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Bonds have more funds

The torrid time for equities has by and large continued. The UK market has recovered from the losses of three weeks ago but we have seen some really vicious sector rotation, causing problems for equity managers.

However, one area that does seem to offer significant value unless we see banks going bust is corporate bonds. A precursor for a more permanent improvement in the equity market must be some rally in the credit markets. Strategic bond funds seem to offer a genuine investment opportunity.

This has been recognised by Jupiter which launched its strategic bond fund in June. The fund is managed by Ariel Bezalel who has over 10 years’ experience in fixed-interest markets. Mr Bezalel has a flexible mandate where he can invest in government, corporate and high-yield bonds. You might think these were all the same but they perform very differently in different economic cycles.

Government bonds perform well in a recession and falling inflation. These are the least risky as they are guaranteed by the Government. Investment- grade corporate bonds do well in an environment where there is some growth but where there is also low inflation and falling interest rates.

High-yield bonds need fairly buoyant economic conditions, rather like equities. The latter two are backed by companies but these are differentiated by their credit ratings.

These ratings basically indicate the potential risk of the company defaulting on its loan. The riskier the company, the higher the yield – in other words, investors are compensated with a higher yield for the extra risk they take with their capital.

The global credit crunch has caused a huge dislocation within the corporate bond market and opened up opportunities in areas such as the financials sector.

Clearly, this might sound bizarre as the banks are having a torrid time. In fact, the yields on the bonds issued by the banks have risen to such elevated levels that the current default rates are implying that one in five banks will actually default.

This is something that the majority of bond fund managers, including Jupiter, feel is unlikely.

The banks are trying to restore their balance sheets and focus on paying down debt, which is good news for their bonds.

The Jupiter strategic bond fund currently has a large exposure to the banks but its main focus is on the senior debt that has, to date, never defaulted.

We expect the problems in the banking industry to suffer more regulation, given their problems, and this will make them into boring businesses but this is exactly what bond managers like. They want reliable companies with robust business models with solid management and very predictable earnings.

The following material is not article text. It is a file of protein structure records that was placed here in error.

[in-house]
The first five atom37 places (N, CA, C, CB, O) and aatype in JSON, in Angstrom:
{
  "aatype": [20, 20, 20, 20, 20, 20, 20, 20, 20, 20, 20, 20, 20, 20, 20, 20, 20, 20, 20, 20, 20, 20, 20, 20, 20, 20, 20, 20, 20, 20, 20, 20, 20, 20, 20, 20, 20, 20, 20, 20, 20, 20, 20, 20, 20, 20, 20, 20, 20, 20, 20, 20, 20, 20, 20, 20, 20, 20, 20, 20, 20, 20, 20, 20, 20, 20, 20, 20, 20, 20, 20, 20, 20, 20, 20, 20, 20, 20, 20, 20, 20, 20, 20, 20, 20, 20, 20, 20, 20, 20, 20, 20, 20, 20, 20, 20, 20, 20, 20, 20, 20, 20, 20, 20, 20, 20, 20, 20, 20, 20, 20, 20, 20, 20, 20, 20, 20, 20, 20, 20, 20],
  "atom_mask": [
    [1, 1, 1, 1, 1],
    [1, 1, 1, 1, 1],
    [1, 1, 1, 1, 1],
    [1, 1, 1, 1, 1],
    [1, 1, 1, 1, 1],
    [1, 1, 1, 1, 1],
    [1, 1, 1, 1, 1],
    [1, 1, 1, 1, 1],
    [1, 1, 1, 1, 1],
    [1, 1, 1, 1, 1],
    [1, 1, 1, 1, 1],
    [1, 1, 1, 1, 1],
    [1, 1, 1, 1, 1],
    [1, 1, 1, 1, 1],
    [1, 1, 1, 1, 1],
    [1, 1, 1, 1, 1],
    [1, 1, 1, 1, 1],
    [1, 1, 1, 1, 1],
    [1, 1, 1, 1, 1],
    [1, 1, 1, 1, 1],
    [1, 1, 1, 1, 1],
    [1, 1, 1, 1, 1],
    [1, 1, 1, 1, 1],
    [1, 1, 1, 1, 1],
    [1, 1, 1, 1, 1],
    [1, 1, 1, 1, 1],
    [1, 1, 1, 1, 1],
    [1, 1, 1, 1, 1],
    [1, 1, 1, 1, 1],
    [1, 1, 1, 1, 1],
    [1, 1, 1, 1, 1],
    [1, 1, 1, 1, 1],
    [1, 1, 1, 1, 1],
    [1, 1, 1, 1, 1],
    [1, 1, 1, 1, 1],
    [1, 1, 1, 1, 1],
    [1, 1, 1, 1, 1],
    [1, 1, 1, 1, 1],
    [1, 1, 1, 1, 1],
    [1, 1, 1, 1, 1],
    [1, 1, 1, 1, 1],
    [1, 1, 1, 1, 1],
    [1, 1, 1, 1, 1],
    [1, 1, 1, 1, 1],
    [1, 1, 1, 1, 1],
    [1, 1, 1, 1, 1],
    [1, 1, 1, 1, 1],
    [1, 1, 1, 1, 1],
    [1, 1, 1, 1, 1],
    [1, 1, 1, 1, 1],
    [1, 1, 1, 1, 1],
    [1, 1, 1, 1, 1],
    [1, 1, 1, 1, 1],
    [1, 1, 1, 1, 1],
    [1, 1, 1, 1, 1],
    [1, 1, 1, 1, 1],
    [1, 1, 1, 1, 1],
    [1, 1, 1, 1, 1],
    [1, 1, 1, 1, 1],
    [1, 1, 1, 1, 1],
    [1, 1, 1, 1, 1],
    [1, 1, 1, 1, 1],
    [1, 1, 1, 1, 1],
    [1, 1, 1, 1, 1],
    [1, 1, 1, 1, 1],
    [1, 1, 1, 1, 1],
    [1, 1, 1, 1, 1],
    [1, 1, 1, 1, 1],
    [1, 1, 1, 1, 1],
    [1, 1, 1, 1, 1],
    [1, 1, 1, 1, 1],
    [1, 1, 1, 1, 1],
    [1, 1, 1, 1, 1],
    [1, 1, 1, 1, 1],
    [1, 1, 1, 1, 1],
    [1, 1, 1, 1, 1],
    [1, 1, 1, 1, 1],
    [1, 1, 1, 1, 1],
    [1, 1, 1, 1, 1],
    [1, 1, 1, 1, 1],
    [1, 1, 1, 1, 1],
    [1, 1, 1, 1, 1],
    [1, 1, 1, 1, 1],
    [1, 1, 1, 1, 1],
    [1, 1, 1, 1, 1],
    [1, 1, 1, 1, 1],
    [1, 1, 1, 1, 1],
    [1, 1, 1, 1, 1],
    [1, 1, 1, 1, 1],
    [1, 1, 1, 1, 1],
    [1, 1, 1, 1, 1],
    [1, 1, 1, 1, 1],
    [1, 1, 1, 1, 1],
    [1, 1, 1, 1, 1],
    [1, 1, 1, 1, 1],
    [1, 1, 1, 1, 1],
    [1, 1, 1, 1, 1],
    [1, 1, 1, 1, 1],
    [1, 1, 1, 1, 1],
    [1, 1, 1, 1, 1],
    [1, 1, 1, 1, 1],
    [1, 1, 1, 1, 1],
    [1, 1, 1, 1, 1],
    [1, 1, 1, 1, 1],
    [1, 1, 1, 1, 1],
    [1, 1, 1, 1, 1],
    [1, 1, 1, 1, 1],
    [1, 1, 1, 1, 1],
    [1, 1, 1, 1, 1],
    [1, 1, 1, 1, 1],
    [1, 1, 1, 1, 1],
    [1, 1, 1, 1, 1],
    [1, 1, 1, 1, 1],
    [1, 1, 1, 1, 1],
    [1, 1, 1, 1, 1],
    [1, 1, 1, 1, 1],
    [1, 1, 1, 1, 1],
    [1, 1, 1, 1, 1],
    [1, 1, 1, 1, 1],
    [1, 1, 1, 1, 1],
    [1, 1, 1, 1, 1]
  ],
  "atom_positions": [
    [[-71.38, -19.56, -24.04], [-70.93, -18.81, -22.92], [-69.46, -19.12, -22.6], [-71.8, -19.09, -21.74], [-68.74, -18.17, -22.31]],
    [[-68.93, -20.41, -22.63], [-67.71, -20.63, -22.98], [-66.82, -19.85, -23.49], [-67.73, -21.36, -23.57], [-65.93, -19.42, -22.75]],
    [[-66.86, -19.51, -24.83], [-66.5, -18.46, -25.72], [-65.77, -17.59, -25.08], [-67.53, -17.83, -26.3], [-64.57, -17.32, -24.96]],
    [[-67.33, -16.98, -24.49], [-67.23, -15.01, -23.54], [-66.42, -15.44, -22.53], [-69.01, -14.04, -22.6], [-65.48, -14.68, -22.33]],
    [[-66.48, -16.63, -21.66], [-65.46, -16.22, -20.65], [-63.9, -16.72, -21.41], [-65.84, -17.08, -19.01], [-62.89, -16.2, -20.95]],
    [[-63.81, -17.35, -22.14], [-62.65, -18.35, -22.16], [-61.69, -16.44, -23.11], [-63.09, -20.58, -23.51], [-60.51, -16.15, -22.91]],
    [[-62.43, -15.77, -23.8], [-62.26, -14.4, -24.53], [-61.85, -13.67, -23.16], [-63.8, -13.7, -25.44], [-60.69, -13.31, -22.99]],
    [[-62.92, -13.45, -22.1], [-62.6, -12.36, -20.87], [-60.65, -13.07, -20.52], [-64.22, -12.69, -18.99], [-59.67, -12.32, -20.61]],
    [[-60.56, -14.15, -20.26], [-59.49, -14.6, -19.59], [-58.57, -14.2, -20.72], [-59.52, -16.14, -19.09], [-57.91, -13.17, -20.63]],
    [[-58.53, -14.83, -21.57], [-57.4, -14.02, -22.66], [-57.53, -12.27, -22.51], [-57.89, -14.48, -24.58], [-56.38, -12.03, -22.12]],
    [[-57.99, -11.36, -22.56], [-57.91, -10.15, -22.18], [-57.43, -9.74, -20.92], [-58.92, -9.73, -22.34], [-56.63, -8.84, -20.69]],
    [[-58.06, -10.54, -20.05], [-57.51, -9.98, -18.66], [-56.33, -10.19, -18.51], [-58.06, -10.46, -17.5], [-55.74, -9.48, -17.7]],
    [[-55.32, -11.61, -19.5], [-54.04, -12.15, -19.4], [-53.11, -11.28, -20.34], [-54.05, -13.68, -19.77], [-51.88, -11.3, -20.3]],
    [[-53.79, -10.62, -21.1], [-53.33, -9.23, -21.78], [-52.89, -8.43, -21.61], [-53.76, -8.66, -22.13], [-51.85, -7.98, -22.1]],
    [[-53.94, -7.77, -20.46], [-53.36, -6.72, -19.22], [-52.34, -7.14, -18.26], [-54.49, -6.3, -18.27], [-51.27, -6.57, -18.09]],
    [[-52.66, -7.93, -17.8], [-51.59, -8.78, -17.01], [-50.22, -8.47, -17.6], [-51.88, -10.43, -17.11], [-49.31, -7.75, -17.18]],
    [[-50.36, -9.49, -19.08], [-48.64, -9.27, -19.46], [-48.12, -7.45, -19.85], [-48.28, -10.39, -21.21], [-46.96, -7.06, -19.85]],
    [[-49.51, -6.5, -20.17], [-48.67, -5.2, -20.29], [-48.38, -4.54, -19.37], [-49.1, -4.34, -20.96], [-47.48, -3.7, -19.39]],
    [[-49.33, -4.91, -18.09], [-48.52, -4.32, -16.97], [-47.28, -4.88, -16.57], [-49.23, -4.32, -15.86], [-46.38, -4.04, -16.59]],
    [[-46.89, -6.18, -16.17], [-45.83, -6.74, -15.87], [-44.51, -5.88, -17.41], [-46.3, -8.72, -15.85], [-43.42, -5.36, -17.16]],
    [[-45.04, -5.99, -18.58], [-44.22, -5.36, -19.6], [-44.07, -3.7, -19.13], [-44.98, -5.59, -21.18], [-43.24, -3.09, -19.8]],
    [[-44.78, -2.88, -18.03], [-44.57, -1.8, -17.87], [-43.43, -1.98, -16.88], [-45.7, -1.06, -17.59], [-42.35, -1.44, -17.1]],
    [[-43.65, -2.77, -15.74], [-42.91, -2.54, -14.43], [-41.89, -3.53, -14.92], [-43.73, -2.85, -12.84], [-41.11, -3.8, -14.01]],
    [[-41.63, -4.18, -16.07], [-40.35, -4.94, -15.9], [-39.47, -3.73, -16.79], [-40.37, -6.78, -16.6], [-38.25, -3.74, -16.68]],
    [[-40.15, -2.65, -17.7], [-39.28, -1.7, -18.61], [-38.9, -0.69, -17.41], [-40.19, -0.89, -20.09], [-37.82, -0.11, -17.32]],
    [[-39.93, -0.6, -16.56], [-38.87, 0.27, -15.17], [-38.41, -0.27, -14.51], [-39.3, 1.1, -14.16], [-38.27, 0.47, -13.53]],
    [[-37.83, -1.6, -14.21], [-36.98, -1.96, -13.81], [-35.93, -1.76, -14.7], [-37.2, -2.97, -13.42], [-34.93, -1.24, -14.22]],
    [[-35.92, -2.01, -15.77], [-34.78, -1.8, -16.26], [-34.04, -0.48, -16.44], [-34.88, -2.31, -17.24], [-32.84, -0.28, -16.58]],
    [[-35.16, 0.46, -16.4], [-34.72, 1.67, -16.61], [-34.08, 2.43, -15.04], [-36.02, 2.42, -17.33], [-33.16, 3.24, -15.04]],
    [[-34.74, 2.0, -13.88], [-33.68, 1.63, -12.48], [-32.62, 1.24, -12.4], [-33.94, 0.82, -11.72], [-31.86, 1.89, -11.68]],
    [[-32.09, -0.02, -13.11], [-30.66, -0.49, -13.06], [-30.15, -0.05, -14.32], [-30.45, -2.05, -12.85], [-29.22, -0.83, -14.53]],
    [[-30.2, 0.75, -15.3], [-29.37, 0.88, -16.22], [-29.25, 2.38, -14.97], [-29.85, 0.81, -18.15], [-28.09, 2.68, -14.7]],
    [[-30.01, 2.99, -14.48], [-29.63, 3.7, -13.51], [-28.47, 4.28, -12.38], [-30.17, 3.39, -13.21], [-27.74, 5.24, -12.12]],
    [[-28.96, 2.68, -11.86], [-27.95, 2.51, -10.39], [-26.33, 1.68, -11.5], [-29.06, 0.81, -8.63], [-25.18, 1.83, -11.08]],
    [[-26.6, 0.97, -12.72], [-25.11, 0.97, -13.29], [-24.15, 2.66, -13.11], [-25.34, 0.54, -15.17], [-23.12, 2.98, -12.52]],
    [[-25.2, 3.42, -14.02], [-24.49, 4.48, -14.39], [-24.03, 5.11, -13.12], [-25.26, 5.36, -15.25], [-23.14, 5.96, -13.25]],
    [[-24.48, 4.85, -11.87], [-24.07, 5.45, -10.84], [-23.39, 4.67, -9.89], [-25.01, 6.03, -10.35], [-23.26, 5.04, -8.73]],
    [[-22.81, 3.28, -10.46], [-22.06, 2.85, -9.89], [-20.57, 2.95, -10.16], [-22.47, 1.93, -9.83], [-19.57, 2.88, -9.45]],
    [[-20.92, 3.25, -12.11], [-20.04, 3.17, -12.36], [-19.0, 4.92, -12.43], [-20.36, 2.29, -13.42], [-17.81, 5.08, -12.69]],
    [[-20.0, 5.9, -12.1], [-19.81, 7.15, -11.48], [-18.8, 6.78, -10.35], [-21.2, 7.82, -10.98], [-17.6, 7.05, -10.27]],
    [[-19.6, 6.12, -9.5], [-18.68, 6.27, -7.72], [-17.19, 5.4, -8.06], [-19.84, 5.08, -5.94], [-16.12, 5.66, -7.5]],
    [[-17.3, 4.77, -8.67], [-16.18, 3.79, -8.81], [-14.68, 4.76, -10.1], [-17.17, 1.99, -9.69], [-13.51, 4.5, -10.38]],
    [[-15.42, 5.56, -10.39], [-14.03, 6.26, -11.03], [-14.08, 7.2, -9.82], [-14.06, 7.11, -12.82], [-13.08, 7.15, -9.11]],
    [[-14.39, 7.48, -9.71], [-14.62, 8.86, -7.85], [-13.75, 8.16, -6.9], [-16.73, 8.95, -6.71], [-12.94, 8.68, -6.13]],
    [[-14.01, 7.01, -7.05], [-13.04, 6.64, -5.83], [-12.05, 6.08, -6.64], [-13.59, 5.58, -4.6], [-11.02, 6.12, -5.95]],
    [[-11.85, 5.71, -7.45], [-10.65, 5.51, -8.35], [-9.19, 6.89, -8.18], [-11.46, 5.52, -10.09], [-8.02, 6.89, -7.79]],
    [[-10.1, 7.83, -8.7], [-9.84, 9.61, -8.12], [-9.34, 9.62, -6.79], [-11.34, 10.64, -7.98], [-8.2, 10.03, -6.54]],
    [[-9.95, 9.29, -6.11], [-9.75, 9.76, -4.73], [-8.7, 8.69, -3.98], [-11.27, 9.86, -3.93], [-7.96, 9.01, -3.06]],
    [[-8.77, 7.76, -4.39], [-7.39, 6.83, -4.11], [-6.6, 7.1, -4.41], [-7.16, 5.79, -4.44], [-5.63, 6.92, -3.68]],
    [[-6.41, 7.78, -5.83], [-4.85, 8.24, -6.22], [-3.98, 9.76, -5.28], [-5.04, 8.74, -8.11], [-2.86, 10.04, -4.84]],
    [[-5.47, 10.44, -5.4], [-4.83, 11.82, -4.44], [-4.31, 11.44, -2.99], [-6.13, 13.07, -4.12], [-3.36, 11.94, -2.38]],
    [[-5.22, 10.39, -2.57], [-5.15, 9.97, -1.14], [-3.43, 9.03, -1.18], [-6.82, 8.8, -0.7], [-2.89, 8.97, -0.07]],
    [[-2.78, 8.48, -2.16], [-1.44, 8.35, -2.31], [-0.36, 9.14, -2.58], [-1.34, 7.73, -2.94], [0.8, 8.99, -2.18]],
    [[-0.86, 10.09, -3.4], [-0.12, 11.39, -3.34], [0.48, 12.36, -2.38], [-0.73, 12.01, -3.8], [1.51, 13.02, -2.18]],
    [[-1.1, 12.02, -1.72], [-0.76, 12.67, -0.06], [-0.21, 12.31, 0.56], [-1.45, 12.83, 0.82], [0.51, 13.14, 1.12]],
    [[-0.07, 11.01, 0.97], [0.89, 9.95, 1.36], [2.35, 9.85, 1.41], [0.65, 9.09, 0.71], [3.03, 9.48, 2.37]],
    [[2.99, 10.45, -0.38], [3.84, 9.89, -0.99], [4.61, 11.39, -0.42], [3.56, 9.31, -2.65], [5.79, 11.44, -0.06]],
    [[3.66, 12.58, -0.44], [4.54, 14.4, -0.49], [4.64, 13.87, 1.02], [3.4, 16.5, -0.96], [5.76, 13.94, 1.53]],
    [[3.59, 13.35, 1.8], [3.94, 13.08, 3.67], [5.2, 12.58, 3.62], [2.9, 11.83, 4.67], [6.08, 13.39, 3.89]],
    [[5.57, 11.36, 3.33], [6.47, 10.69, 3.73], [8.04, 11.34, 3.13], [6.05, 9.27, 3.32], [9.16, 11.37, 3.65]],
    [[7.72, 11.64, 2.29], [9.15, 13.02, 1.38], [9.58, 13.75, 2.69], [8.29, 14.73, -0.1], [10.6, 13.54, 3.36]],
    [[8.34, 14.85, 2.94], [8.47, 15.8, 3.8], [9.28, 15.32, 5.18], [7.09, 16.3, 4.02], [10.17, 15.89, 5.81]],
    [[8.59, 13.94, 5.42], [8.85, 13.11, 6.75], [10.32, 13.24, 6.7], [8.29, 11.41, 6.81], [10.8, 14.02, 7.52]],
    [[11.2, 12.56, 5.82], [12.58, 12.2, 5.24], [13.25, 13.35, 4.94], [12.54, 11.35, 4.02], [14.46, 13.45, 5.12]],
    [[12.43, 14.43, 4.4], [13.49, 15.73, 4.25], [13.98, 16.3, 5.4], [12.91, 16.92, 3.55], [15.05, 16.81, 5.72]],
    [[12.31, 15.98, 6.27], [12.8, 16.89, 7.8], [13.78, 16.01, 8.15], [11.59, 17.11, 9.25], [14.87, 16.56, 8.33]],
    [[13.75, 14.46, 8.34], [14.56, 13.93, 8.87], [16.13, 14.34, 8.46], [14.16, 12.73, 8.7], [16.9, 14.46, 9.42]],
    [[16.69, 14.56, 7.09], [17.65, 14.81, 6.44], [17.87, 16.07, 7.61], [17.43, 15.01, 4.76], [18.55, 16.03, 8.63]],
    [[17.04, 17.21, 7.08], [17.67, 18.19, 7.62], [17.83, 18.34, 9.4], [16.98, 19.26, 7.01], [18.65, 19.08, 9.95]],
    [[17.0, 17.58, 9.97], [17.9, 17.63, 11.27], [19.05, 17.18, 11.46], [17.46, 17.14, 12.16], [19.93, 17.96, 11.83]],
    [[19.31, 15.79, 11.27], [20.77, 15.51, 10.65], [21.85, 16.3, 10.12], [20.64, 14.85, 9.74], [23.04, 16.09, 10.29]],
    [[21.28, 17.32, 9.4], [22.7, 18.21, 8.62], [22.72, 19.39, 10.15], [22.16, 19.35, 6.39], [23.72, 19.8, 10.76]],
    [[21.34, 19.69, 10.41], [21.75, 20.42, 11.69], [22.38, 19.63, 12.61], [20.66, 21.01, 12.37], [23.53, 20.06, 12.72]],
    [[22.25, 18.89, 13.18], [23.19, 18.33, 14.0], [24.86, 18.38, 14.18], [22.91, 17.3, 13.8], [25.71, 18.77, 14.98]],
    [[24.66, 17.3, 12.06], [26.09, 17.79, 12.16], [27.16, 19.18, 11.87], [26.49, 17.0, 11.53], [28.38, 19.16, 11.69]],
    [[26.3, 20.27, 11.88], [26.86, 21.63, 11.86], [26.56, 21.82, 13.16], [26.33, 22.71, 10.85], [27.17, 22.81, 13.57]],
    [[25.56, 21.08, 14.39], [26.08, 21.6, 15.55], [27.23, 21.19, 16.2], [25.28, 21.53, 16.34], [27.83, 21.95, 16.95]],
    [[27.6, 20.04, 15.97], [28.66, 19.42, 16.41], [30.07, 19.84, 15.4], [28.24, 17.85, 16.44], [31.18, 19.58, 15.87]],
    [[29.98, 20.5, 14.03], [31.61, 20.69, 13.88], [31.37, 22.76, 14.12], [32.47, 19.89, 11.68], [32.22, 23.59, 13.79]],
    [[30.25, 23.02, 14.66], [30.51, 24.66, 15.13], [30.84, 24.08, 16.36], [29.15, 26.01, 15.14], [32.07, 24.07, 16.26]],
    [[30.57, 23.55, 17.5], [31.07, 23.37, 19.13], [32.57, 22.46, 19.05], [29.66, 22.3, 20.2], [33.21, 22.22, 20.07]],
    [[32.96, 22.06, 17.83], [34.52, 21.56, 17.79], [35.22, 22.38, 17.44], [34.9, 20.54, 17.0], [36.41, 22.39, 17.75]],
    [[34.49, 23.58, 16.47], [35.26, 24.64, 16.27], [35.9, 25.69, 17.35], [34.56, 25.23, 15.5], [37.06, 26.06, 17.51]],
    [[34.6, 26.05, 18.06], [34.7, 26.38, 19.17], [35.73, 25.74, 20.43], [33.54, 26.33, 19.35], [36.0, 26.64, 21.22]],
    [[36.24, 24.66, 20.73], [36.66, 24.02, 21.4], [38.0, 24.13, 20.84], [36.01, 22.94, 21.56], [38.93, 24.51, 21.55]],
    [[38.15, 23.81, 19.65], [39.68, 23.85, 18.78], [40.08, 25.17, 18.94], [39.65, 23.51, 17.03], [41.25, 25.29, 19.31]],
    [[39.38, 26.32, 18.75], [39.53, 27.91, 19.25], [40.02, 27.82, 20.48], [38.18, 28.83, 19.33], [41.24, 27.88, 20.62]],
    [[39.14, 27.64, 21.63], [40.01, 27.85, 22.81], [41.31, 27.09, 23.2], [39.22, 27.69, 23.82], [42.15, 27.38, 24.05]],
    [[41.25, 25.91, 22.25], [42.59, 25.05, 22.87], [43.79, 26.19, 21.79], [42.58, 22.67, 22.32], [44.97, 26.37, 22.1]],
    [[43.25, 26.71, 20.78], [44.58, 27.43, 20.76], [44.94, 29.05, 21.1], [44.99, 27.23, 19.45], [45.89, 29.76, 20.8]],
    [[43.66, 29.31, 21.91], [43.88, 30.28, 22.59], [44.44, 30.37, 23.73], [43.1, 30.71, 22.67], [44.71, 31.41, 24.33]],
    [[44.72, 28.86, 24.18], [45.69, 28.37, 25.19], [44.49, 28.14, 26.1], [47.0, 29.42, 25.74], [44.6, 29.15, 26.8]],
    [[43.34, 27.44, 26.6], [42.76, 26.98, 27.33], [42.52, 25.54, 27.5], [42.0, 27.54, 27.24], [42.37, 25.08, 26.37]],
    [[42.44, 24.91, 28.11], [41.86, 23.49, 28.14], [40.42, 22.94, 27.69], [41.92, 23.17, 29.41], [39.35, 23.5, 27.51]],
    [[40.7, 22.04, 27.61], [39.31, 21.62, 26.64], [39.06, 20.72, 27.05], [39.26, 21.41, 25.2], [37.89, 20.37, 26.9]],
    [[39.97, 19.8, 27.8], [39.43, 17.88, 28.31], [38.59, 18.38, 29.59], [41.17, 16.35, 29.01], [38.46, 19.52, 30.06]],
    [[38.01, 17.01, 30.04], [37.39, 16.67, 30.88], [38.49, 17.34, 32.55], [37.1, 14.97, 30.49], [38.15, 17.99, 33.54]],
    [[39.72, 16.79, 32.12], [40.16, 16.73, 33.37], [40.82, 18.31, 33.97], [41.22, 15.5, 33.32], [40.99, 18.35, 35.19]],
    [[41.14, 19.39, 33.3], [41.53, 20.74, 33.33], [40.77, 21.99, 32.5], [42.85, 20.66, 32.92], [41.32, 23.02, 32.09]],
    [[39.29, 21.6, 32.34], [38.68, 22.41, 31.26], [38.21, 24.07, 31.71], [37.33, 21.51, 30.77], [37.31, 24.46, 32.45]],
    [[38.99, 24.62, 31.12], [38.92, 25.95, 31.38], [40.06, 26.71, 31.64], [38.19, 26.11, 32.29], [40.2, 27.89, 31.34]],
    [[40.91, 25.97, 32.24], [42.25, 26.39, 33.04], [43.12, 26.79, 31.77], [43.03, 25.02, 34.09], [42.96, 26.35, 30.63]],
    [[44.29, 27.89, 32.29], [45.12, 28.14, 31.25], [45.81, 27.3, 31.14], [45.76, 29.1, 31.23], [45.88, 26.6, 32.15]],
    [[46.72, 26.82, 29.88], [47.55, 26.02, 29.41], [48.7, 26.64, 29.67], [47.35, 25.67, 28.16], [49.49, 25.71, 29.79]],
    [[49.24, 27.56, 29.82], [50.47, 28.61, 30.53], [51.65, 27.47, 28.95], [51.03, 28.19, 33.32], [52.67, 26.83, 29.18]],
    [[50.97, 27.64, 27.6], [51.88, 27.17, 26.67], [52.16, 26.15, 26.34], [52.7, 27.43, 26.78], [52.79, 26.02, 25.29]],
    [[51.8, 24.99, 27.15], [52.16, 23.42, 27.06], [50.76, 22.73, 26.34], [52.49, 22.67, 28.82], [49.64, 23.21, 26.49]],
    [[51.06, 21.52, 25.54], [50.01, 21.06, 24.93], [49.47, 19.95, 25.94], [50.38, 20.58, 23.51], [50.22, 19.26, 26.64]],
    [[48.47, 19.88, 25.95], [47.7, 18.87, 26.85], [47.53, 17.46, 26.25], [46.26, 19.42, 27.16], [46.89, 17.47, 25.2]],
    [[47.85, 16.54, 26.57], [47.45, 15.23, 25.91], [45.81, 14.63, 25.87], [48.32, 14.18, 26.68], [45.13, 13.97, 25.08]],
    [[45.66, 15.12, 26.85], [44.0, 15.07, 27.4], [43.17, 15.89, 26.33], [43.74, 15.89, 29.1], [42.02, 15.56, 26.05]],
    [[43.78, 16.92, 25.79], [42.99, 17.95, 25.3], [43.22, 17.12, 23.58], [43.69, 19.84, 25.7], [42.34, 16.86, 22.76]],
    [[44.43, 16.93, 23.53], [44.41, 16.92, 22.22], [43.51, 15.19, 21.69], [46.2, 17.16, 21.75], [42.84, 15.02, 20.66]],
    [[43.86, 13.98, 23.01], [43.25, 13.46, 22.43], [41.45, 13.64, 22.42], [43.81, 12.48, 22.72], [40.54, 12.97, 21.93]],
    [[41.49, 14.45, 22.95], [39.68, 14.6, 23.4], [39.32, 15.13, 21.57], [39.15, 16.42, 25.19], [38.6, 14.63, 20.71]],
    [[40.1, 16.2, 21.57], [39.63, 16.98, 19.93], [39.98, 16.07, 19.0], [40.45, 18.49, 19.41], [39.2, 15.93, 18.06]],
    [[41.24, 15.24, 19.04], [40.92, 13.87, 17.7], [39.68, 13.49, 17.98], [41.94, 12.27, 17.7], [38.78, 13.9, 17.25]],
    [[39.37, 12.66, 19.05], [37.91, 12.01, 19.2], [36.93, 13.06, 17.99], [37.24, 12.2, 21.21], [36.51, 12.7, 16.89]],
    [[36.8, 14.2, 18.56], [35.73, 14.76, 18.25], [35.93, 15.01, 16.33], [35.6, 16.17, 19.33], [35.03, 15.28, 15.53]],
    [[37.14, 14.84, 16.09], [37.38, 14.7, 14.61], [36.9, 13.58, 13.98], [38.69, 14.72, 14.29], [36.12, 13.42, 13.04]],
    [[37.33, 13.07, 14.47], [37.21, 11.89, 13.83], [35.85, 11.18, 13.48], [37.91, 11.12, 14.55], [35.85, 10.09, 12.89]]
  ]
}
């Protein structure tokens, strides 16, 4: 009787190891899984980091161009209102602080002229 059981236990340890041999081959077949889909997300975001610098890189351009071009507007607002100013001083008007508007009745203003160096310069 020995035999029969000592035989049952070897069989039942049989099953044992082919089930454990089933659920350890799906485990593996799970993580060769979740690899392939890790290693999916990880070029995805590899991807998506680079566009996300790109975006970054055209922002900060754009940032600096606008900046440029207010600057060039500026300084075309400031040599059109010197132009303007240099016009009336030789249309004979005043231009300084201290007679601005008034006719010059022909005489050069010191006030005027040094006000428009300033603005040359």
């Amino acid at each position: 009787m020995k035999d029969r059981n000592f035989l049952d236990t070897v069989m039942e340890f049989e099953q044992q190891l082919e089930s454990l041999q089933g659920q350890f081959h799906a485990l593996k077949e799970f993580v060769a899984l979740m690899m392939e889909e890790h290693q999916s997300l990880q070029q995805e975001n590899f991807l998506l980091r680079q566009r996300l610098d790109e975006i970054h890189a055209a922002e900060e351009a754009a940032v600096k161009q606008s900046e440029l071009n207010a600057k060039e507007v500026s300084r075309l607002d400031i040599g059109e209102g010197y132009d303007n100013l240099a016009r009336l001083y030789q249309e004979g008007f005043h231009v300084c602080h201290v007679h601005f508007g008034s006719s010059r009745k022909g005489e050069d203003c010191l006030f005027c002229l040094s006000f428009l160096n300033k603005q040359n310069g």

Mr Bezalel’s investment process starts with an overview of the wider economy looking at where we are in the business cycle. This takes into account factors such as inflation and the interest rate outlook.

Once the prevailing environment is assessed, this allows the manager to focus on picking bonds with the best potential return based on their credit quality and yield against the economic backdrop.

The fund currently yields 7 per cent which, within an Isa or a Sipp, is effectively tax-free. It has grown to 70m in size, making it nimble. Fixed-interest markets are huge and liquidity can be a problem so a smaller fund should have a chance of outperforming.

Around half the fund is invested in the high-quality investment-grade corporate bonds. These are mainly in the financials sector where there are prospects for growth.

The other half is in high- yield bonds which are mainly in short-dated bonds that basically have a short life to maturity but these are in strong businesses. There is also good geographical diversification with exposure to the UK, US, Europe and other overseas markets.

As we are experiencing high inflation, it is hard to see interest rates fall but this is what I expect will happen at some point in the near future. This will be a good environment for many bonds. In fact, I believe that deflation is likely to be a problem in the next year simply because the paying back of debt is deflationary, not inflationary.

With the housing market also under severe pressure, this should lead to a fall in interest rates.

I believe bond yields are currently so attractive they will not be around for long and investors need to snap up opportunities through funds like this which is looking to take advantage of the high yields and deliver capital growth over the longer term.

Mark Dampier is head of research at Hargreaves Lansdown



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